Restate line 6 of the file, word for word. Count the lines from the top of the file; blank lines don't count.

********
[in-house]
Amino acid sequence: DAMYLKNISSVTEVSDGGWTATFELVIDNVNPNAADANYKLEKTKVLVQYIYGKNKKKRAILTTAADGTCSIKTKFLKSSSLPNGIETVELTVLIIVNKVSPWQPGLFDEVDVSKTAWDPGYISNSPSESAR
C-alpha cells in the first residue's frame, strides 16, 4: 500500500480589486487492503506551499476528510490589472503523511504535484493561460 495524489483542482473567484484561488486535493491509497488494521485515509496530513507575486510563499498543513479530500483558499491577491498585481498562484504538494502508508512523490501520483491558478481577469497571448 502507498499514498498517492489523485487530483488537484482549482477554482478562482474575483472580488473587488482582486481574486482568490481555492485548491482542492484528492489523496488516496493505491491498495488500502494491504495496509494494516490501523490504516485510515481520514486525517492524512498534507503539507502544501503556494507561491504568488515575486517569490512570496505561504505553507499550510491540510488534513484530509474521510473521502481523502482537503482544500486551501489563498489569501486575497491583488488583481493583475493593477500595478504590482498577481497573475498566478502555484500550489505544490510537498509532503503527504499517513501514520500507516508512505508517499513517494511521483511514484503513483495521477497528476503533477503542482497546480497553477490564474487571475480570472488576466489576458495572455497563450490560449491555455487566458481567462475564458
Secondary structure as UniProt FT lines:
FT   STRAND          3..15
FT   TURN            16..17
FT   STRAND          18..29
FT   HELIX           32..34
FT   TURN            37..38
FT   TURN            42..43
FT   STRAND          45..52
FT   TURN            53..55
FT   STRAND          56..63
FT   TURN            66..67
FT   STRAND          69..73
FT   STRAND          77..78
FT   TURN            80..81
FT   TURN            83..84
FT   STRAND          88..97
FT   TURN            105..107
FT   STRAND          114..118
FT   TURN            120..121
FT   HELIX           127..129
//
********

FT   TURN            16..17